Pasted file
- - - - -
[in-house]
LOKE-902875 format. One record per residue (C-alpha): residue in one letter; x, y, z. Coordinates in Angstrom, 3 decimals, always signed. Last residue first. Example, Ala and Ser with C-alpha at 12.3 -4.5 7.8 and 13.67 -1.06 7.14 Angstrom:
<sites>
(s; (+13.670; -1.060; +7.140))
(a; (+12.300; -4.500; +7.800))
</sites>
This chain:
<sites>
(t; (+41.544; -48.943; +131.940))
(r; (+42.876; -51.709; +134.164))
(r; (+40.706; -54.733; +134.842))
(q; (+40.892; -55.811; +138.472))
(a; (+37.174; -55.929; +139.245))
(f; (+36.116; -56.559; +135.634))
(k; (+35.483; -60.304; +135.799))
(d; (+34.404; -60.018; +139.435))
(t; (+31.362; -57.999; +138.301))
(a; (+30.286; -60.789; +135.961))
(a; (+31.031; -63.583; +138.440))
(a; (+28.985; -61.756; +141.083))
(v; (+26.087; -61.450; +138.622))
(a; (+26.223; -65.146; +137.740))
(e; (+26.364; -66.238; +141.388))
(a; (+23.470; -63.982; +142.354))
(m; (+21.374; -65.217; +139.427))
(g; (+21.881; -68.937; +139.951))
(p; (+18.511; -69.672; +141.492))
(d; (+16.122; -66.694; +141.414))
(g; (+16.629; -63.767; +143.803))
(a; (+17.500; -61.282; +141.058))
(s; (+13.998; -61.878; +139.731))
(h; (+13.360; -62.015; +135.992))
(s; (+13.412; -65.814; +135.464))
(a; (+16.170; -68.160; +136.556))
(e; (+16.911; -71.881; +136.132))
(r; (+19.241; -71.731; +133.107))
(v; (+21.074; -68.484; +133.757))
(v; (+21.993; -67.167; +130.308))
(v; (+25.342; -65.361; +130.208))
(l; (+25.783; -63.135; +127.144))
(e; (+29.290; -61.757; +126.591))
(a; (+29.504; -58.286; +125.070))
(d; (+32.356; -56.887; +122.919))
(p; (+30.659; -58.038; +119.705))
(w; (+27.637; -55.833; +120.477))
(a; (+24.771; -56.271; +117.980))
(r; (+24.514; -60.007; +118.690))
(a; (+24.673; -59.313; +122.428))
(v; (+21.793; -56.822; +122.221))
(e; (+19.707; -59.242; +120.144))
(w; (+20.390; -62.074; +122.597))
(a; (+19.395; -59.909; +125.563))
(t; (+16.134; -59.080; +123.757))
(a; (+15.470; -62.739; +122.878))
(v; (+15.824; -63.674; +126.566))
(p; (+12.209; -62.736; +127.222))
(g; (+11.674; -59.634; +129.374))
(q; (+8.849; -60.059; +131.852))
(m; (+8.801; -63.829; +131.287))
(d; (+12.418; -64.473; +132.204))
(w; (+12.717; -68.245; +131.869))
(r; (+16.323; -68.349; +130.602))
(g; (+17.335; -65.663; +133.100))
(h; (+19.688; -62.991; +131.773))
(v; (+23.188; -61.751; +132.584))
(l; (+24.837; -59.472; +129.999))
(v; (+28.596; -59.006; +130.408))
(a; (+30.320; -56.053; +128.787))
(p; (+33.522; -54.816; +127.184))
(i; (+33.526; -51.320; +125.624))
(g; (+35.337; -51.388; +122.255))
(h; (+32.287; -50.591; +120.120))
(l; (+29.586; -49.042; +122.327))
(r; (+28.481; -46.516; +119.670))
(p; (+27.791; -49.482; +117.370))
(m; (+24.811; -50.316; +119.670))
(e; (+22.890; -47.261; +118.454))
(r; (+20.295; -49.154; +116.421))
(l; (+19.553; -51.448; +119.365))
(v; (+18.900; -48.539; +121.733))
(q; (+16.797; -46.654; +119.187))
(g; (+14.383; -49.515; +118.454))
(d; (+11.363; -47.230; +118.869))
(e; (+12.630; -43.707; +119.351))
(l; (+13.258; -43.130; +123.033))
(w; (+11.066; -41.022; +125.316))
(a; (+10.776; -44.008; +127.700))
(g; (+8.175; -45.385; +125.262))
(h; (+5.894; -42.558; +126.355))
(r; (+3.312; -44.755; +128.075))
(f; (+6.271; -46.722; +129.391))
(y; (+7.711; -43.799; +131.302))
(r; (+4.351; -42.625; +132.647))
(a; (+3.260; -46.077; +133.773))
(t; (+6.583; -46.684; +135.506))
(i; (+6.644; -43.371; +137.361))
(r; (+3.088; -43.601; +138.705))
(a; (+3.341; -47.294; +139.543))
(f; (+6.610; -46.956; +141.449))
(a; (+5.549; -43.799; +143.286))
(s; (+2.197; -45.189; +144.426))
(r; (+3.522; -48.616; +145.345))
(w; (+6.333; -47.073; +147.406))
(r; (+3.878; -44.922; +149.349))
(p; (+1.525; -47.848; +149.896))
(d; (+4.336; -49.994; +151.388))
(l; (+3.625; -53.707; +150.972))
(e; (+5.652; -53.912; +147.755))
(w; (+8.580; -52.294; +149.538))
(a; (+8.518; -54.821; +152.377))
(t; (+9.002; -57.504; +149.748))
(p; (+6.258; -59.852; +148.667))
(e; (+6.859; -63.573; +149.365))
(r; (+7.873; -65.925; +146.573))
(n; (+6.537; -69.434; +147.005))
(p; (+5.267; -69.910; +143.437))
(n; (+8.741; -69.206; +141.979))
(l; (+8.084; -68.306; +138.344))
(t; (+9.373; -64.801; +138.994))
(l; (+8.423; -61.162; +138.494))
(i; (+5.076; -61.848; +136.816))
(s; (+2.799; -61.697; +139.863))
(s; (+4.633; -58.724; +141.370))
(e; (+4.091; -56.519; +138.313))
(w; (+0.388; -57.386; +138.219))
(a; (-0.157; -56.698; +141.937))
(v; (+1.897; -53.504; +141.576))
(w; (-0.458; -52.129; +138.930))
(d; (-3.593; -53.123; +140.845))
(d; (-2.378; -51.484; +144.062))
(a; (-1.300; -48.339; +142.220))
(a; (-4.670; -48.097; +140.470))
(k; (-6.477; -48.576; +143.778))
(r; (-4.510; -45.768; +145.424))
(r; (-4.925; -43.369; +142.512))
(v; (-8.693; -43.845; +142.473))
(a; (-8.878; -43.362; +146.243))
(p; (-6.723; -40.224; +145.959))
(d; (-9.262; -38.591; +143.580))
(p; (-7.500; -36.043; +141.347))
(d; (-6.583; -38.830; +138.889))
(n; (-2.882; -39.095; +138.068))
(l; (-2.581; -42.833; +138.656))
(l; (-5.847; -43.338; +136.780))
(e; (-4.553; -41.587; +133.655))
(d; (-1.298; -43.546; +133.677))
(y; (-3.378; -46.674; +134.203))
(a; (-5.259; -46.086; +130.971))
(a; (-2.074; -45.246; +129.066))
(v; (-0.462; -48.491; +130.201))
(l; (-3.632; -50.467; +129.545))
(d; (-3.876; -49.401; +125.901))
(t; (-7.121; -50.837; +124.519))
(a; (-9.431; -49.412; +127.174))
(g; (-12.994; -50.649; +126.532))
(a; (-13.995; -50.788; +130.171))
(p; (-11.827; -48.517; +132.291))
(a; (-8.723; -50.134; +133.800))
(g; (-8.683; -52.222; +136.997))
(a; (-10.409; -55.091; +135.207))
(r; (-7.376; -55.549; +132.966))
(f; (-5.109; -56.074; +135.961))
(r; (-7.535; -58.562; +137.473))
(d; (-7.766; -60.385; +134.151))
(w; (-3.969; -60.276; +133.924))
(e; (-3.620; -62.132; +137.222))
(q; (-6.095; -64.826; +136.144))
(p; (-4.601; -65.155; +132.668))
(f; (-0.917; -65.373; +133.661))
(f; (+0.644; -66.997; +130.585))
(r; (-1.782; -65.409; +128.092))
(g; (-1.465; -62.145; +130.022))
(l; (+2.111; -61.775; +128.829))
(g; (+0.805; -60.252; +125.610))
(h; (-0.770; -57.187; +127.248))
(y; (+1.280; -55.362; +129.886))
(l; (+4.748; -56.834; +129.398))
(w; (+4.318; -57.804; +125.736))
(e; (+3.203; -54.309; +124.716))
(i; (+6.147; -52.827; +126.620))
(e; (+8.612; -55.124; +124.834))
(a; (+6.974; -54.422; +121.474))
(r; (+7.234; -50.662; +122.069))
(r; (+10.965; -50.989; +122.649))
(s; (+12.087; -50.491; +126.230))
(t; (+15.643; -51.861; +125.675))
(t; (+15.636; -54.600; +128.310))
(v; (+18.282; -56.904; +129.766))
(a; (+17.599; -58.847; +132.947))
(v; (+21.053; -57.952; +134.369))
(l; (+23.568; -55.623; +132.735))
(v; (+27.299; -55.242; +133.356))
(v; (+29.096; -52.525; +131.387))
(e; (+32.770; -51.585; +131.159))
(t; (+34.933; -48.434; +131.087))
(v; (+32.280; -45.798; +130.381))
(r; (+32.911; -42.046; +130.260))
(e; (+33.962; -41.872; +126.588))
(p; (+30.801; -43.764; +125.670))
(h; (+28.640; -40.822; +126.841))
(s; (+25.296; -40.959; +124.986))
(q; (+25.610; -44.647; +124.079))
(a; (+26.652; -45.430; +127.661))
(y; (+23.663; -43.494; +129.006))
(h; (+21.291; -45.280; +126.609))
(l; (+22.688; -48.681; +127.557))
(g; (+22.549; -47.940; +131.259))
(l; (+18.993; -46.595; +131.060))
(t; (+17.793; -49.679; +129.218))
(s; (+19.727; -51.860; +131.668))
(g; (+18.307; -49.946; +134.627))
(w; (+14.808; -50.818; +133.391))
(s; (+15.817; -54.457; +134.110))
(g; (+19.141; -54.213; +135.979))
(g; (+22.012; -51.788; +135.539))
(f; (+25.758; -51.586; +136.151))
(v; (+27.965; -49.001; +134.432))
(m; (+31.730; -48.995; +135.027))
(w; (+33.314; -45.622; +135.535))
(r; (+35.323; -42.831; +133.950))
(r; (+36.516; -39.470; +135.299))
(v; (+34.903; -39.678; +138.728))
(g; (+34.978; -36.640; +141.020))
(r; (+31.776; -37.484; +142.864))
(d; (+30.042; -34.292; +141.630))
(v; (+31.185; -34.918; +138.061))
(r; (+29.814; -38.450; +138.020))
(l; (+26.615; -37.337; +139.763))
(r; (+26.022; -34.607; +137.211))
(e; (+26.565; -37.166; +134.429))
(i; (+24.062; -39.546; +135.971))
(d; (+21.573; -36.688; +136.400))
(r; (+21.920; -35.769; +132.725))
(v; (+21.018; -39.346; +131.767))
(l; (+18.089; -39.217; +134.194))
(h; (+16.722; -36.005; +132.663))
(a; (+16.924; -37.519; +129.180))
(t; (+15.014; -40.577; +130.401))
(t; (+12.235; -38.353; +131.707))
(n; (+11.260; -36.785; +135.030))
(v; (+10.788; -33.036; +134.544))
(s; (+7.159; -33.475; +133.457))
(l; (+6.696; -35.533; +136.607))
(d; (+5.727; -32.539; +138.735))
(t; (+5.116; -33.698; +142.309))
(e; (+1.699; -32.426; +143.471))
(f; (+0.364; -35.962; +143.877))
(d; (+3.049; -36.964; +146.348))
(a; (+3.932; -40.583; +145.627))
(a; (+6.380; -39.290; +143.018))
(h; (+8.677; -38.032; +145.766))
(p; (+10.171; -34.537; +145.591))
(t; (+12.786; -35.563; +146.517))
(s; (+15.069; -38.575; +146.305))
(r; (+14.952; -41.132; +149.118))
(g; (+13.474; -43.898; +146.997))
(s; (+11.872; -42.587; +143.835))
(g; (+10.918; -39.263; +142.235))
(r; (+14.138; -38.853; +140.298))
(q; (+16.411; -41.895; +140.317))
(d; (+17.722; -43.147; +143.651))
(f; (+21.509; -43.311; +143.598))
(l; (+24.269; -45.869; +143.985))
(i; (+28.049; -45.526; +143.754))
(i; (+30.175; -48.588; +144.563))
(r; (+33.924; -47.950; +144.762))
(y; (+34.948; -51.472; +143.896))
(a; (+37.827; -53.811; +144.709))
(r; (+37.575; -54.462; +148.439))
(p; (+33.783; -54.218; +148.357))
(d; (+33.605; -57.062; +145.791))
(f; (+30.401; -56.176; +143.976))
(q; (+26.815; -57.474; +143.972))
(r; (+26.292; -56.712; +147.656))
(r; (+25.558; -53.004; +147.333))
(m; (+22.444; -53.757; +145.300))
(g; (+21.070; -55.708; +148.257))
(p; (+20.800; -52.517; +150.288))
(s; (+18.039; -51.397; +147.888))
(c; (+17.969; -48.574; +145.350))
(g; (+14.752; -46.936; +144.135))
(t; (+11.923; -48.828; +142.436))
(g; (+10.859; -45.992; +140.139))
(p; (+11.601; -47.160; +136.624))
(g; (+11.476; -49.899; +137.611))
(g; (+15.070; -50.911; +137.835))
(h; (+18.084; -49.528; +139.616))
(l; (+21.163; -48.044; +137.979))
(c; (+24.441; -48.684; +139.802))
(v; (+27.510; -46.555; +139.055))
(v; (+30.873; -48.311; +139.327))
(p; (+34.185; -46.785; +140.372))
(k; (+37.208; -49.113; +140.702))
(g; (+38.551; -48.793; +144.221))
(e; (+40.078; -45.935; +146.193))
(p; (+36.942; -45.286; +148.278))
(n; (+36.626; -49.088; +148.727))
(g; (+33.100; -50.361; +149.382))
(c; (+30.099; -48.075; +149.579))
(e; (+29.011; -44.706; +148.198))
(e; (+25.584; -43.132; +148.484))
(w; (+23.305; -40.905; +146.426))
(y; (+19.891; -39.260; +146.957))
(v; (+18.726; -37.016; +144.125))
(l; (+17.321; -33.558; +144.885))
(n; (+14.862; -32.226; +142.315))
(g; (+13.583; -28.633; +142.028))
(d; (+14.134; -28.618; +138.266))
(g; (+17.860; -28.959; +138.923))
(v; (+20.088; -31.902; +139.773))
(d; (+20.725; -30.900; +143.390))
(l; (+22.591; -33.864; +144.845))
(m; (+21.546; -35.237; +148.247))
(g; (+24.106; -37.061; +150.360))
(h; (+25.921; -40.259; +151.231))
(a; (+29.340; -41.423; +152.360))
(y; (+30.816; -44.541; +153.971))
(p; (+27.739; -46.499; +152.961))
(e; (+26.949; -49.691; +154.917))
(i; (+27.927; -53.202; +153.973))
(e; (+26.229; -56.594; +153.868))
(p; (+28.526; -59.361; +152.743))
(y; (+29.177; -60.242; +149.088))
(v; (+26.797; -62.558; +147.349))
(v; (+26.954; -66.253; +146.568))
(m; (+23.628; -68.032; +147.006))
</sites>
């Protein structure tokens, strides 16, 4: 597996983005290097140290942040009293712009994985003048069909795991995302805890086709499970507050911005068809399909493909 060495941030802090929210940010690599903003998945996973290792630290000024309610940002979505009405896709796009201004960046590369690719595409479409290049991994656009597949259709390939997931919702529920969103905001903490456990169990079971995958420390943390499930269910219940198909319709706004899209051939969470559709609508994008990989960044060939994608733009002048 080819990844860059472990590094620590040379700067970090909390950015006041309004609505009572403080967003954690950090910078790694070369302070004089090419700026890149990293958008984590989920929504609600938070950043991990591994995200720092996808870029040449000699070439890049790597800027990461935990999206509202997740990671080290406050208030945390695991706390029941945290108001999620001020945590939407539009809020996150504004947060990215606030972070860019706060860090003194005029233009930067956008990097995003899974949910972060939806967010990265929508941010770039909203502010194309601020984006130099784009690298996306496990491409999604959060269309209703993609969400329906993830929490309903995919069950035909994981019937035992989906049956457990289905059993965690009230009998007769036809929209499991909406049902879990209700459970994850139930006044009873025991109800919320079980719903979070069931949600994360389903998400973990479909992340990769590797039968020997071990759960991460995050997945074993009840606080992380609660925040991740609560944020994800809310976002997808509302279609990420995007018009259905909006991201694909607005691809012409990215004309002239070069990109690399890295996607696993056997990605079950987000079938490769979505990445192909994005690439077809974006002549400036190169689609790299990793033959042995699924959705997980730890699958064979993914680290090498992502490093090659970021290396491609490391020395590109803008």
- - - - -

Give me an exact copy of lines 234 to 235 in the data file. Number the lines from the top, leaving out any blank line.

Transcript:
(v; (+21.018; -39.346; +131.767))
(l; (+18.089; -39.217; +134.194))